I’m a big, fat vat of soup.  Deep below my surface, I am roiling, ingredients churning, interacting, breaking down to add flavor and texture.  Sometimes I’m hot and bubbling, giving off a delicious aroma. At other times, I’m tepid and lifeless, the gas off, a greasy film forming, unappetizing, dull.

What’s in the soup? Well, let’s dip in the ladle and fish out an ingredient. Ooh, it’s a book I’ve owned since I was eight, dog-eared and well-thumbed, its browning pages loose in the binding. How to be Topp is a satire about success written by a fictional school boy. It’s a fairly silly book and I don’t think I’ve ever read it all the way through. But it was illustrated by Ronald Searle and its pages are full of splatters, spidery calligraphy and loose, scratchy drawings. I may not look at this book for years but it’s in the soup, adding its flavor.

When I was eight I read a lot, several books a week. It’s a pattern I have kept up ever since. Each of the many books stacked on many bedside, in my Kindle, on my phone, and my desk, all end up sliced, diced and scraped into the soup. Many of them break down completely, their pages diluted, vanishing from memory. But each sentence, like a single granule of salt or a delicate frond of dill, though disintegrated, has added  a few more molecules to the flavor and body of the soup that is me.

There are the Grove Press books on the top shelf of my grandfather’s study, “grownup up” books I climbed up to purloin and read in private. There are all the Gerald Durrell books that fed my fantasies about raking through the jungles of Borneo and Brazil for aardvarks and toucans, kitted out with a solar topi and a butterfly net.  There are 92 volumes of PG Wodehouse, Professor Branestawm, Raymond Chandler, Geoffrey Chaucer, Spiderman.

There’s the girl I kissed in David Heller’s basement in 1975, the bucket of coffee cooked over a campfire on a patch of Israeli wasteland one dawn, the snow boots my mother made me wear that were too big and made me trip over every hummock of snow in downtown Brooklyn. There’s my dog Pogo’s third litter of puppies, two stillborn. The boss who yelled at me while eating an egg salad sandwich. My first Rapid-o-liner. My second stepfather’s broken toe when he kicked in the door of my mum’s MGB. All are bobbing in the drink, coming up to the surface, then subsiding like Moby Dick into the darkness below. There’s Moby Dick, Holden Caulfield, JJ ‘Dynomite’ Walker, the English Beat, my Latin teacher, Jenny’s stuffed hippos, Jack’s soccer cleats, my Pakistani orthodontist.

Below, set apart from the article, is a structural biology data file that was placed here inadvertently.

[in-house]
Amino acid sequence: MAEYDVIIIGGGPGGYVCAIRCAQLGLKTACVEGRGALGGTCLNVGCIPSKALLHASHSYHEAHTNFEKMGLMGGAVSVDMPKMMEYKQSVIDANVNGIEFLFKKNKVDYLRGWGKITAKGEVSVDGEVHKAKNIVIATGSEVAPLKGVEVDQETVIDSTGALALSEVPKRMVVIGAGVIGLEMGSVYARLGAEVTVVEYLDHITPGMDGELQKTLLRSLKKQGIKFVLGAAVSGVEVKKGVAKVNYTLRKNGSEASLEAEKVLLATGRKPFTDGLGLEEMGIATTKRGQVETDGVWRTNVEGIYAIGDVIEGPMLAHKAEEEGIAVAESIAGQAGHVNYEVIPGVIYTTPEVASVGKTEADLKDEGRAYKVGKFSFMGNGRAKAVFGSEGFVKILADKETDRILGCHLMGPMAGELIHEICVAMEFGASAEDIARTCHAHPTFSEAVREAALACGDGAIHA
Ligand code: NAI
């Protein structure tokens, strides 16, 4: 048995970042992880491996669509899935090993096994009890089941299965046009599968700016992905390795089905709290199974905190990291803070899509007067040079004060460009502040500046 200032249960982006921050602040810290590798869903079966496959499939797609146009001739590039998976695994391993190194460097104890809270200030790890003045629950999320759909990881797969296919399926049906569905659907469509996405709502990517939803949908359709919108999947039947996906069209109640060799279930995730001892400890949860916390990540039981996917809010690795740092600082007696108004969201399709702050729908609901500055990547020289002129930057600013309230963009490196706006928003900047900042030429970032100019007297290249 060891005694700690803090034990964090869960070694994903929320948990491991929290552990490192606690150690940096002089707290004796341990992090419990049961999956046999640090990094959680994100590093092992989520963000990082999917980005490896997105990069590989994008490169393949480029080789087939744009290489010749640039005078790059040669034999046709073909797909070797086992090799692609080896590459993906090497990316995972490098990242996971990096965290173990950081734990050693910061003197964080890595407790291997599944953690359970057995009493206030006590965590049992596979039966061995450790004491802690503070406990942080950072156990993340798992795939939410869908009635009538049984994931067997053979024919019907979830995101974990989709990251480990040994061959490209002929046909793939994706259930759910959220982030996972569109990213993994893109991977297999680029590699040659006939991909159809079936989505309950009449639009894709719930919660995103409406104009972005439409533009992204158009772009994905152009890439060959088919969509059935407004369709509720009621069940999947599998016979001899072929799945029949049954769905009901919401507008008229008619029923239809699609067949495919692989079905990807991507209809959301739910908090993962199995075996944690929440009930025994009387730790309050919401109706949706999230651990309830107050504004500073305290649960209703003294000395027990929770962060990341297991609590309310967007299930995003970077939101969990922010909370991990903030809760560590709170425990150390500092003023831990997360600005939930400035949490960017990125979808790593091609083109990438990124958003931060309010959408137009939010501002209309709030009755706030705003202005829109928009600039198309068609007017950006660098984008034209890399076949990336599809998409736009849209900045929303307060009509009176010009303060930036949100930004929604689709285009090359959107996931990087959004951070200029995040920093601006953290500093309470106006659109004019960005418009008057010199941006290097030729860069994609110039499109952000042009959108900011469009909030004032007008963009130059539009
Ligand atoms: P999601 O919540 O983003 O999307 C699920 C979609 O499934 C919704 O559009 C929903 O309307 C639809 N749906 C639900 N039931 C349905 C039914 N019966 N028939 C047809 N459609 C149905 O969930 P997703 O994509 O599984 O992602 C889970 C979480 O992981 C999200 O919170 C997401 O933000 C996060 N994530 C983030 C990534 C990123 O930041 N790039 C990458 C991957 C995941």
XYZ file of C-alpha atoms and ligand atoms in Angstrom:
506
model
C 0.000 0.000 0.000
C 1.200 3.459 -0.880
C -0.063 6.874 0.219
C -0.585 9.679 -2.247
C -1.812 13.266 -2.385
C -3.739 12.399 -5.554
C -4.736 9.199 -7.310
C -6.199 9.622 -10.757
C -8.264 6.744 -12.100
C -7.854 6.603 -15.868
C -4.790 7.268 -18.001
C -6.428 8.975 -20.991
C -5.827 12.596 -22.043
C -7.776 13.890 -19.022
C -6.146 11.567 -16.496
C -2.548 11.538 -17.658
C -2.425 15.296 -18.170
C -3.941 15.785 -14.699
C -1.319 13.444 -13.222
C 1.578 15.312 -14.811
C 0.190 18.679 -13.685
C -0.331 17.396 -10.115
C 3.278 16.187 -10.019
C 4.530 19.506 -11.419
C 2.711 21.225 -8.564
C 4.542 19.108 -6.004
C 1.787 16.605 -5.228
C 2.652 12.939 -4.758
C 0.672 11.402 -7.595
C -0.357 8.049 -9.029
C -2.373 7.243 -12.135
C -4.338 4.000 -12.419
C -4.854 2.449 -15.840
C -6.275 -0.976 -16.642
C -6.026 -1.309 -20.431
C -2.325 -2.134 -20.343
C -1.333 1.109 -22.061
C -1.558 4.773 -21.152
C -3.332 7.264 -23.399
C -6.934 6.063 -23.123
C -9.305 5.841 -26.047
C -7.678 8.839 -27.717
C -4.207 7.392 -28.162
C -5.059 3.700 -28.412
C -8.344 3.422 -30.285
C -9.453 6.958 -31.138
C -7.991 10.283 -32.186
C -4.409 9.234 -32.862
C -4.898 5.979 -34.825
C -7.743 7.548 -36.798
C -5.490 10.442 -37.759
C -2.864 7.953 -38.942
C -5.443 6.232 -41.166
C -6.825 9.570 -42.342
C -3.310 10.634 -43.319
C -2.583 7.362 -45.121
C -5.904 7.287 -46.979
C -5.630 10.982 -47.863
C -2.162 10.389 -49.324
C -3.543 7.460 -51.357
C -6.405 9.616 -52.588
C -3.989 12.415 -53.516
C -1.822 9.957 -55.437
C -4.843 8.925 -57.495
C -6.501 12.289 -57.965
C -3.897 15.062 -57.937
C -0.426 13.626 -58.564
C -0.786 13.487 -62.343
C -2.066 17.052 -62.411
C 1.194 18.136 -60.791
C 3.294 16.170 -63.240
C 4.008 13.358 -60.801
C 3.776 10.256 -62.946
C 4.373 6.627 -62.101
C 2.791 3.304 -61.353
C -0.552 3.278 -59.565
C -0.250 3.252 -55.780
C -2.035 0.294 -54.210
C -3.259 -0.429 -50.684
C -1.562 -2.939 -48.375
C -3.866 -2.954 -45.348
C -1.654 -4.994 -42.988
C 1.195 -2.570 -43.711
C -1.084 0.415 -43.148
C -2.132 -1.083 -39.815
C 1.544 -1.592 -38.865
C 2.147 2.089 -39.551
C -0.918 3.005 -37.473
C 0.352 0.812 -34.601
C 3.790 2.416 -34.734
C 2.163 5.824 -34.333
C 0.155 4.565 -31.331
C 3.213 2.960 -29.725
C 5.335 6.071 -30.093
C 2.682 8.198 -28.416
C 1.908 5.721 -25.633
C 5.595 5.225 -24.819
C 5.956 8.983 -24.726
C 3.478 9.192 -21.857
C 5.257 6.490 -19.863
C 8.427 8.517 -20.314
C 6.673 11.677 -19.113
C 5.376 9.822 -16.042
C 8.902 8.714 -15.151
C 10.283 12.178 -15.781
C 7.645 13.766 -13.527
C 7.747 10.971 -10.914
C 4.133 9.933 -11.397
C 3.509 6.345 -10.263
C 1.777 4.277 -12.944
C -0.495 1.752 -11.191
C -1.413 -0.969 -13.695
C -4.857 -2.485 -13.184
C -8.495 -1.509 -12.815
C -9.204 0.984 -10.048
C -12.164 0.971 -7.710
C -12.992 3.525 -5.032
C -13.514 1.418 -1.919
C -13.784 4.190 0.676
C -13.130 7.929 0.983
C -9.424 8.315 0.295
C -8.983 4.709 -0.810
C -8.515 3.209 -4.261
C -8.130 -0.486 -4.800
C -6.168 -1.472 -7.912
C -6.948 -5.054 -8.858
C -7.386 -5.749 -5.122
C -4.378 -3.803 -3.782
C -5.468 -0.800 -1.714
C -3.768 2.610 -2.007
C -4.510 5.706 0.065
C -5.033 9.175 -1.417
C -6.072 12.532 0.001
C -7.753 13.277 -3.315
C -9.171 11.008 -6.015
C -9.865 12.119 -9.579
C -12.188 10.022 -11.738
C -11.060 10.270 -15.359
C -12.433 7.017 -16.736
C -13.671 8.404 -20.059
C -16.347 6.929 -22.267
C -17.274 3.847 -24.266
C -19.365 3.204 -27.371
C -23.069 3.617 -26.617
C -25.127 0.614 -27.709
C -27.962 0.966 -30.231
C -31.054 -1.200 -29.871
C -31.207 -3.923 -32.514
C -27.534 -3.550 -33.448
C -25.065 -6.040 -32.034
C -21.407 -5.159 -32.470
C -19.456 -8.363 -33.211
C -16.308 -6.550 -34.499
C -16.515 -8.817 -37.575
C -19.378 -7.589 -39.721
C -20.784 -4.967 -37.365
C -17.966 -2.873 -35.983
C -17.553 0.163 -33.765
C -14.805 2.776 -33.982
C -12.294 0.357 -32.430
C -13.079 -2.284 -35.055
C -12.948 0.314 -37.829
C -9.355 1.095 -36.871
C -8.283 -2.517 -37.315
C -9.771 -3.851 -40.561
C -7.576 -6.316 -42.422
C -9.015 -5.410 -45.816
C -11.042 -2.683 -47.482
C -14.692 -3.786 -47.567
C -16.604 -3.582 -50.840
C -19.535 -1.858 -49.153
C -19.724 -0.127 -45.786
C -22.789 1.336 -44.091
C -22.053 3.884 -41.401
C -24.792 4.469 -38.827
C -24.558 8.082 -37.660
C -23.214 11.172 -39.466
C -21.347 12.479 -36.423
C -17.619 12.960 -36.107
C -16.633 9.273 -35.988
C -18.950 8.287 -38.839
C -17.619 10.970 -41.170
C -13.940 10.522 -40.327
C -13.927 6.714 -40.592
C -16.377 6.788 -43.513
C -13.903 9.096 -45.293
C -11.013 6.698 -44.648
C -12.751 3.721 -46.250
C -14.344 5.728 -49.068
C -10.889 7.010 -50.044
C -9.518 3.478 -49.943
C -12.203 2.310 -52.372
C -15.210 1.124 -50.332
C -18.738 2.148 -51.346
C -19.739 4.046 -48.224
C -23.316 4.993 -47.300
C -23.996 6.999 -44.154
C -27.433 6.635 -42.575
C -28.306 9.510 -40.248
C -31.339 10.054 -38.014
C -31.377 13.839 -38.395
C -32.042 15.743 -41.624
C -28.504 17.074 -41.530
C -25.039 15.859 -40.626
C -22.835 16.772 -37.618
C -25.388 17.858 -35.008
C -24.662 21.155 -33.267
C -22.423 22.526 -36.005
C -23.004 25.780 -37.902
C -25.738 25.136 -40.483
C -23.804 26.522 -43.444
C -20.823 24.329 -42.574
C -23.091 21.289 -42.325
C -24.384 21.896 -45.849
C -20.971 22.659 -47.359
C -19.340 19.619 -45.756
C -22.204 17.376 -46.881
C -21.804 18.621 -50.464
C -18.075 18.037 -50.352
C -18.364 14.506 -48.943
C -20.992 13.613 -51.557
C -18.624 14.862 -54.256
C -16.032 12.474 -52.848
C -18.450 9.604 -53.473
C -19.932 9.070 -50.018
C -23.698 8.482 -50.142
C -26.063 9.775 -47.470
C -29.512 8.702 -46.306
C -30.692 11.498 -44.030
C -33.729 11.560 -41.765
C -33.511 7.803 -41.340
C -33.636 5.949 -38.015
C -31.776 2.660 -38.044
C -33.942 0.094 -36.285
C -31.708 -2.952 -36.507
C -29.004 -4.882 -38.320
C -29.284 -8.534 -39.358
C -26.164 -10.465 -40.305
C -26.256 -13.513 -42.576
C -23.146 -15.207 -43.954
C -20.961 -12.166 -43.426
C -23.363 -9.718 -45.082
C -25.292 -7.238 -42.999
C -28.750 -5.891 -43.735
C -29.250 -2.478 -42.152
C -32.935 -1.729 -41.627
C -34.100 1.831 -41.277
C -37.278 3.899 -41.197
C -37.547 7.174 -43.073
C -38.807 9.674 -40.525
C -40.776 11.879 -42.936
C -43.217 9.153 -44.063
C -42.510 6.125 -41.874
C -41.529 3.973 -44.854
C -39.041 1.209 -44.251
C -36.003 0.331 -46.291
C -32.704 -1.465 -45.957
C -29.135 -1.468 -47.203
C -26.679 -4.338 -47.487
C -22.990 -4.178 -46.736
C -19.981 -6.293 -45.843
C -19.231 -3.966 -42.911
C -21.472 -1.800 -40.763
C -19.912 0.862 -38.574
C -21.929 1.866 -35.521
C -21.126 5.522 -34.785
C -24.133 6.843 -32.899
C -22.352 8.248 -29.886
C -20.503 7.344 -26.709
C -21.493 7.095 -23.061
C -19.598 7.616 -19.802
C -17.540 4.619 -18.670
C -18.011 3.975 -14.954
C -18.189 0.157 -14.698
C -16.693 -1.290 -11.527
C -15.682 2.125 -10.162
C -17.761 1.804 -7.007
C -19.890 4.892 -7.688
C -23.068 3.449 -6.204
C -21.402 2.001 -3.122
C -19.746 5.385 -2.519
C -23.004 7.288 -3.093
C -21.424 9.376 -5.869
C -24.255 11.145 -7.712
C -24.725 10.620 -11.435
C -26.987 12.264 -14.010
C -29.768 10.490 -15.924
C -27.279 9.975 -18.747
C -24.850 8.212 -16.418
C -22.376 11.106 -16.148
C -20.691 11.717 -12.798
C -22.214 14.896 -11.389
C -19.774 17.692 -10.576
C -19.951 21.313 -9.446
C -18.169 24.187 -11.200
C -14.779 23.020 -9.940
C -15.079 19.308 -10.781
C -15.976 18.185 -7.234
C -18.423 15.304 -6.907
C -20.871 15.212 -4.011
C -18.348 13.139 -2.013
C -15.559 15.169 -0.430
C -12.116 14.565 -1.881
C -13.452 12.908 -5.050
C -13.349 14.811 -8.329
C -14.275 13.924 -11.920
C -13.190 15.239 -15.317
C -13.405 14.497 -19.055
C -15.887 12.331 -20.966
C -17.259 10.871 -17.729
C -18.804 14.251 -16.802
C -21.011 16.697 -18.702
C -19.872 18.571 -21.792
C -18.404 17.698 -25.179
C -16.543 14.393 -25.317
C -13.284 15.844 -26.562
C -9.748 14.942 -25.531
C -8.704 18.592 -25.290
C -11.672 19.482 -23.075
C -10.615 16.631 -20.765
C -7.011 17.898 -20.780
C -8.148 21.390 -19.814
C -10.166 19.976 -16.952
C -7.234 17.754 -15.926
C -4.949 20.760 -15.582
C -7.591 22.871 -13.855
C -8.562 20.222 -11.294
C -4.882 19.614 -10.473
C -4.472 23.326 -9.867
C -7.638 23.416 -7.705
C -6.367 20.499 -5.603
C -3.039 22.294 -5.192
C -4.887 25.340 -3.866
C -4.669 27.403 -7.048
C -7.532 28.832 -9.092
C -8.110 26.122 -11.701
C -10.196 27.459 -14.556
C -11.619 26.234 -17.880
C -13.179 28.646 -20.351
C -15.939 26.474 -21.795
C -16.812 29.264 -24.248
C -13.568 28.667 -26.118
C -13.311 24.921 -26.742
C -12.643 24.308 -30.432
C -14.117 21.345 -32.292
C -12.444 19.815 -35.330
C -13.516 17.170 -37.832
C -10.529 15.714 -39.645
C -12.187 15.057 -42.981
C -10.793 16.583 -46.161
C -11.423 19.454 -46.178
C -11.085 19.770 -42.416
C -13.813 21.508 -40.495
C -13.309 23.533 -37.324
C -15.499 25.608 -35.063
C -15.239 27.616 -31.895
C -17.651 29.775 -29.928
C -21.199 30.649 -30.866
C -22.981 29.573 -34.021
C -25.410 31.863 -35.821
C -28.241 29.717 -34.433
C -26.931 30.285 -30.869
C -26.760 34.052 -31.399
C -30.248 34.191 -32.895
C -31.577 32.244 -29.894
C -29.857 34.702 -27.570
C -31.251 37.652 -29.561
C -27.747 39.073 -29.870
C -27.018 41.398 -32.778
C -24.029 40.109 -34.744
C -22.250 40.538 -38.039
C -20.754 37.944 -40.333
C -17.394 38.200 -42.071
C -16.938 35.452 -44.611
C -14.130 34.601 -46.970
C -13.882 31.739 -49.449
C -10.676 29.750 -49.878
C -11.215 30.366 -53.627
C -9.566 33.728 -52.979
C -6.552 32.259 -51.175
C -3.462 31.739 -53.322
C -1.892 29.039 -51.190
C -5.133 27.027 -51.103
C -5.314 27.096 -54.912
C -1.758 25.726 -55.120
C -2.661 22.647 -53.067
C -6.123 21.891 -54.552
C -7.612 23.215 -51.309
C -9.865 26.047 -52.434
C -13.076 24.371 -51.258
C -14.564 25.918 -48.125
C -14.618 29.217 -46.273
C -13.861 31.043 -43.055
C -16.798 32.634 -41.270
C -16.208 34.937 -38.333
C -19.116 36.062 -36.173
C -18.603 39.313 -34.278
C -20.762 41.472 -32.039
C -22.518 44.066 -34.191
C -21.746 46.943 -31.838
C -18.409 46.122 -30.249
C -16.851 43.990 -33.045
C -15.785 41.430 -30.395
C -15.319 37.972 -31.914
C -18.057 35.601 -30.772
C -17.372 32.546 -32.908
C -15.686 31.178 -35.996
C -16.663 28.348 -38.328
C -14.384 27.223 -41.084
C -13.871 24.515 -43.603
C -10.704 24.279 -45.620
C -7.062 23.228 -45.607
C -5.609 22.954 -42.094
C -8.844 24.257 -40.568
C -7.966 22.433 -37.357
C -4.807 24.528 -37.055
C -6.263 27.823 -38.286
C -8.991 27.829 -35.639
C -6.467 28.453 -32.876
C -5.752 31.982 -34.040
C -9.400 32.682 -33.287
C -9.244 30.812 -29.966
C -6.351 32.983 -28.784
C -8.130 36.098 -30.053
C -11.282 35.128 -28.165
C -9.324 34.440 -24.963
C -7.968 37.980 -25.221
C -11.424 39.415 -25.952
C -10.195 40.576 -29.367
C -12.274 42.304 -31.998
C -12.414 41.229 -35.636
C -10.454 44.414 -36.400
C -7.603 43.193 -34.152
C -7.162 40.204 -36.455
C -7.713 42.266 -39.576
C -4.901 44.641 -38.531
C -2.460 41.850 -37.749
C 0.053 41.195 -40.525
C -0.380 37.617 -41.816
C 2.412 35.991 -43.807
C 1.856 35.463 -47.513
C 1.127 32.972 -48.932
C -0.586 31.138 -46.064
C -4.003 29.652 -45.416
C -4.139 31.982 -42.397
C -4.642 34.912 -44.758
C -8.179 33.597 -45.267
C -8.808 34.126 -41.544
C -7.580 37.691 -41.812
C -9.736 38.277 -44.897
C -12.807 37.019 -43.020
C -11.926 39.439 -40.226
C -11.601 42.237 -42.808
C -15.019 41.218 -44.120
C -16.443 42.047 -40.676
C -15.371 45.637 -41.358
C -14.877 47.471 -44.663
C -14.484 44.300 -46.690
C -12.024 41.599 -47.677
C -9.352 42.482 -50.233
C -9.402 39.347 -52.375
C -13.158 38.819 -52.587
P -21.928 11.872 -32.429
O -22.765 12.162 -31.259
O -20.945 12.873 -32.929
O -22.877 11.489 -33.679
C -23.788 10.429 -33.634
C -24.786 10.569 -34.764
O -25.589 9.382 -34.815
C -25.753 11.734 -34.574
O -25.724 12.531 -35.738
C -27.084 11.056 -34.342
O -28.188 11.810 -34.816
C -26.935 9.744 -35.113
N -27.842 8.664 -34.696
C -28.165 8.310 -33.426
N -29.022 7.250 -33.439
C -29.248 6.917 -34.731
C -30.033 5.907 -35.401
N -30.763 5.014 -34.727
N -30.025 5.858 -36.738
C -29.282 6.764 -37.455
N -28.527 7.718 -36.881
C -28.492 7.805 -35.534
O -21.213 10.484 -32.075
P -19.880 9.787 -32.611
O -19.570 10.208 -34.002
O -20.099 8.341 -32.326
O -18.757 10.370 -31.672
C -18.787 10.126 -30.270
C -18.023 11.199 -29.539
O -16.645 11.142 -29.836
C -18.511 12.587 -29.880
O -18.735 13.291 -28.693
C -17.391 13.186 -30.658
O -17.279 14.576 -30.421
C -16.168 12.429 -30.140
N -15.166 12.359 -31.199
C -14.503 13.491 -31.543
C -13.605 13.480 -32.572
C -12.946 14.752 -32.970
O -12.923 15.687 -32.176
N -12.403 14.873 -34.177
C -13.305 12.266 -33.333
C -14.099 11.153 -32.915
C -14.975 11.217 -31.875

My soup is rich and complex and like none other, a unique combination of stuff that has been cooking for decades. It contains some ingredients found in your soup, maybe lots of them, but the way they interact with the rest of the bits and bobs bobbing around is all mine, all me.

This cauldron of soup is the source of all I create. If I write a story, make a drawing, come up with an idea, it’s all because of this big bubbling vat of experiences and influences. If I neglect the soup, forget to add new spices, fail to stir it up and fill some new bowls, let the pilot light go out and the temperature cool, the soup becomes anemic and tasteless, a bland consommé that’s forgettable and without value.  But if I work the soup, it fills me up.

Being an artist or a writer means reading, looking, listening, cribbing, copying, from a zillion sources. That’s much of our job. These slices of inspiration may have disproportionate effect when they first enter the soup, big undigested chunks that are too obvious when they show up in the work. But over time they break down and dissolve, leaving only ripples that intertwine with others to form a new flavor note, subtle and unique.

We are all vats of soup. Make sure you tend yours, stirring and adding new ingredients every day. Keep the hot on medium-high and take the lid off now and then. And don’t be afraid to dish it up to share with others, to pour a few tablespoons into their tureens. I want to taste your soup. Here’s a spoonful of mine.